Rex W. Bates spent more than 25 years at State Farm Insurance Company, serving as director of management planning and information. Prior to his long career in business, though, he worked in independent education as a history teacher, dorm parent and coach at Shattuck-St. Mary's School a coeducational boarding school in Minnesota. And in 2008, he returned to independent education as director of business development at Annie Wright Schools, a private school in Tacoma.
The Bates Family Foundation, started by Bates’ late father Jim, strongly prioritizes education in its grantmaking, particularly secondary education. I recently spoke with Bates to get a better understanding of this low-profile charity and its interests.
Like the story of many foundations, family legacy looms large. The late Jim Bates joined the investment firm Stein Roe & Farnham and then worked at State Farm Mutual Automobile Insurance Company for many years, retiring in 1991 as mutual company vice chairman. The Wall Street Journal once called him the "Lone Ranger of investing.” Away from business, he also engaged in philanthropic and civic life, including serving on the board of Illinois Wesleyan University and the Brookings Institution. “Our entire family was involved in education in some capacity most of our lives and careers,” Bates explains.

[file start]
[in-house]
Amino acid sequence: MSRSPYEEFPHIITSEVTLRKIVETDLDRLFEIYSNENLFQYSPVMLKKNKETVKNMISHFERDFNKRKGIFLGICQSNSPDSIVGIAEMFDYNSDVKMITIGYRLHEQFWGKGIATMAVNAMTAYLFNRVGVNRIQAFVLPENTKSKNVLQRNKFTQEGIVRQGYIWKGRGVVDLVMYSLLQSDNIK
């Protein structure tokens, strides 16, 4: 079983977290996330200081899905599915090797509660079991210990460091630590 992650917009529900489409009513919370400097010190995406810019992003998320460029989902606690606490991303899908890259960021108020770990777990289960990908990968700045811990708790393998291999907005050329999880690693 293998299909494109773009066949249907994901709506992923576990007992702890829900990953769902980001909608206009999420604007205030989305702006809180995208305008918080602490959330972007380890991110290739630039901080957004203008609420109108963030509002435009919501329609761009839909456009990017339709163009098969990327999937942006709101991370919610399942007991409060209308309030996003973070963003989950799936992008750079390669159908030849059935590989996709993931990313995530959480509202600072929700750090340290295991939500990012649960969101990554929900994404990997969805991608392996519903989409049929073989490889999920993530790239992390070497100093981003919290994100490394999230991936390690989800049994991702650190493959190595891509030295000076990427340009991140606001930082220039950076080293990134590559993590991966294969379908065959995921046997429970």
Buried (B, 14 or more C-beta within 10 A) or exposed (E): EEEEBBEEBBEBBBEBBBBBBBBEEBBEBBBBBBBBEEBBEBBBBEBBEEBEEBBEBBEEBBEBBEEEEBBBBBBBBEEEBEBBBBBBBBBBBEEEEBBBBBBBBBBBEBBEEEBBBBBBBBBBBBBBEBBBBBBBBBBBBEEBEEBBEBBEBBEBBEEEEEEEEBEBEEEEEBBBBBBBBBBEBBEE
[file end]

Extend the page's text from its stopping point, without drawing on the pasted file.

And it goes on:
The foundation has no website no formal mission statement, but Bates tells me grantmaking is limited to educational and scientific purposes. Most giving is centered around scholarships and financial aid. University of Washington School of Medicine is home to the Bates Family - Paul G. Ramsey M.D. Endowed Scholarship in Medicine.
Grantmaking has also touched University of Chicago, Jim’s alma mater; Whitman College; Anne Wright School and St. Paul School where his daughters went; and Shattuck-St. Mary’s School, his own school. Bates tells me he and his wife Angela want to “provide scholarships for those who haven’t been as lucky. We cover their tuition and help them out.”
The Bates Family Foundation also earmarks funds for arts and cultural organizations, but that is not a main focus. "We’ve always felt the need to help organizations in the communities in which we live and that provide some balance and social benefit,” he says. The family has supported places like Museum of Glass, Symphony Tacoma, and Port Angeles Symphony. “We really look at struggling arts organizations for which donations can make a difference,” he adds.
Large grants from this foundation are rare and most donations are in the $10,000 to $20,000 range. About $1.2 million went out of the door in a recent tax year. The foundation is open to contact, but Bates tells me interested grantseekers should begin with a letter before going through the hassle of a full application to make sure there’s a fit.